• Surgery services went down from good to requires improvement overall. The questions of safety, effectiveness, responsive and well led went down from good to requires improvement. The question of caring remained rated as good. Mandatory training compliance was below target levels and some staff did not follow infection prevention and control procedures. Records were not stored securely on all wards and we had concerns relating to the safe management of medicines. We were not assured that incidents were always identified, reported and investigated in a timely way or that duty of candour requirements were consistently met. Staff did not always understand or correctly implement the Mental Capacity Act and Deprivation of Liberty Safeguards. Staff appraisal rates were below target and implementation of local clinical audit was variable. Access and flow was not always managed effectively, services were not always planned to meet patients’ needs, and the documentation of patients’ individual needs was not always completed in a timely way. There was no vision and strategy in place for the service and there were concerns around governance processes relating to sharing of information, risk management and performance reporting. Staff gave variable feedback on the response of leaders to their concerns. However, staff treated patients with kindness and compassion and there were improvements in relation to decontamination of cystoscopes and the consultant rota for gastric bleeds.
  • We rated maternity as inadequate overall. We rated safe, responsive and well led as inadequate, we rated effective as requires improvement and caring remained rated as good. There were concerns relating to the safety of the service in respect of risk assessment procedures for the environment, care planning for high-risk women, equipment and emergency medicines monitoring and mandatory and safeguarding training compliance rates. We found that leadership within the service had broken down and that the service’s leaders did not have oversight of risk or quality improvement within the service.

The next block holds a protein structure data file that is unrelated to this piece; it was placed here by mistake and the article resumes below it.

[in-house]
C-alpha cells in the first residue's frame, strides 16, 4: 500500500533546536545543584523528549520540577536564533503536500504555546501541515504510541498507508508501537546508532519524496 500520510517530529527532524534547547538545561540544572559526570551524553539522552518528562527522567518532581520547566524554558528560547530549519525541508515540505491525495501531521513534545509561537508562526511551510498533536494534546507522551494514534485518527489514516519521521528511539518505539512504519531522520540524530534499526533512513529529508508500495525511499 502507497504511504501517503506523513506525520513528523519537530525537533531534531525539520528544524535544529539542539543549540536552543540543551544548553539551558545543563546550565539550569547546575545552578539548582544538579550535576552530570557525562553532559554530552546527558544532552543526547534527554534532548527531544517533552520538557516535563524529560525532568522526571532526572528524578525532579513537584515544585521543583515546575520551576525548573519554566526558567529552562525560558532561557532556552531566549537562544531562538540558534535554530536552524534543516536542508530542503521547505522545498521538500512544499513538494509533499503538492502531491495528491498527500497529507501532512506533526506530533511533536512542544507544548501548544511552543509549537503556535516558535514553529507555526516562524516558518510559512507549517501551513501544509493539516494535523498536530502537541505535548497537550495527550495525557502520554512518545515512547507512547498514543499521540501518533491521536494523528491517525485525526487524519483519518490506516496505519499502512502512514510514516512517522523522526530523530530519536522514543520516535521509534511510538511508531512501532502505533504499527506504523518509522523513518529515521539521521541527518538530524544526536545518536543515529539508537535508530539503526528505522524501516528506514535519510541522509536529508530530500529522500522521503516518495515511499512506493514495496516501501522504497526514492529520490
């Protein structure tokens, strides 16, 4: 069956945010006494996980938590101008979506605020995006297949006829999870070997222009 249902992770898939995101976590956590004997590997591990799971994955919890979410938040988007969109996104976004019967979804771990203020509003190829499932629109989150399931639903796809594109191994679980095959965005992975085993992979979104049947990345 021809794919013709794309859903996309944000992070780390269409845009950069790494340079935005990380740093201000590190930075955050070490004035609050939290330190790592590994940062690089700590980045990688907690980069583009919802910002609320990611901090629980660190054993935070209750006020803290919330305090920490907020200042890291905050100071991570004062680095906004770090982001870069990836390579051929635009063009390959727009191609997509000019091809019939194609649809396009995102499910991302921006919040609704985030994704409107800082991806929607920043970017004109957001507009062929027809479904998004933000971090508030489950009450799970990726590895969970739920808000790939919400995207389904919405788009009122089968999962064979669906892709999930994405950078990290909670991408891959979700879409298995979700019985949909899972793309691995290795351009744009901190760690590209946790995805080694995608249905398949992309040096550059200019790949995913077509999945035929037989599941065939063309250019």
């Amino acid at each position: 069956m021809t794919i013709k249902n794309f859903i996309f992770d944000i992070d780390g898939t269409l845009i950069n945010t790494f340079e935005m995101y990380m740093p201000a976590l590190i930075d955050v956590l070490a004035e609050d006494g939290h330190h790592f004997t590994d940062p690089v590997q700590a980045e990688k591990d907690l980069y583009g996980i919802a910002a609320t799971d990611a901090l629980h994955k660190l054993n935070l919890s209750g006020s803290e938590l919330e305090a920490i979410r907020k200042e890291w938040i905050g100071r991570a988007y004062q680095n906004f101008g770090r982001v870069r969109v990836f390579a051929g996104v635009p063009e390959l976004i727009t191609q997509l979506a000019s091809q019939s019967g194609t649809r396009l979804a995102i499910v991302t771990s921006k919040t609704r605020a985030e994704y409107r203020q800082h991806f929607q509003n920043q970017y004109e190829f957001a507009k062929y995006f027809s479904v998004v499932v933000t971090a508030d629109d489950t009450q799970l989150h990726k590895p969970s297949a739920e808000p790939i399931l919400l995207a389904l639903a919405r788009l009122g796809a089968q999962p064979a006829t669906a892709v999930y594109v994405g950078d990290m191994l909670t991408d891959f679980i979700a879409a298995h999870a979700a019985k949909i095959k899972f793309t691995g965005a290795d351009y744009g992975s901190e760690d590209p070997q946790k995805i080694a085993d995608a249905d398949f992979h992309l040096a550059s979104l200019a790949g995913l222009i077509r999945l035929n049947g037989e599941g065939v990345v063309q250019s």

• End of life care remained rated as requires improvement overall. Safe went down from good to requires improvement, effective went down from good to inadequate, well-led stayed requires improvement, responsive improved from requires improvement to good and caring remained good. The trust's ‘do not attempt cardio-pulmonary resuscitation’ (DNACPR) forms did not meet national standards and were not always completed correctly. There was lack of assurances that the Mental Capacity Act and Deprivation of Liberty Safeguards were always being implemented for people who had DNACPR documentation. The end of life care strategy was ratified in February 2018 and therefore had not been embedded fully. Implementation of the end of life care strategy and various initiatives such as the amber care bundle and the IPOC have been very slow due to lack of engagement from the medical team. In addition, due to staff shortage on the wards, training had to be cancelled, which meant the IPOC had not been fully rolled out or effectively used.
  • Outpatient services were rated as requires improvement overall. Safe, responsive and well led were rated as requires improvement and caring was rated as good, effective is not rated. We previously inspected outpatients jointly with diagnostic imaging so we cannot compare our new ratings directly with previous ratings There were concerns related to the performance in areas such as infection prevention and control, mandatory training, safety checks prior to minor procedures and resuscitation equipment. There was a lack of performance and patient outcome audit, and processes to improve the service. Leadership was not robust with a lack of oversight of governance and risk to the service and poor senior leadership engagement. However, the service had a better than England average percentage for two-week cancer referrals and feedback from patients was positive.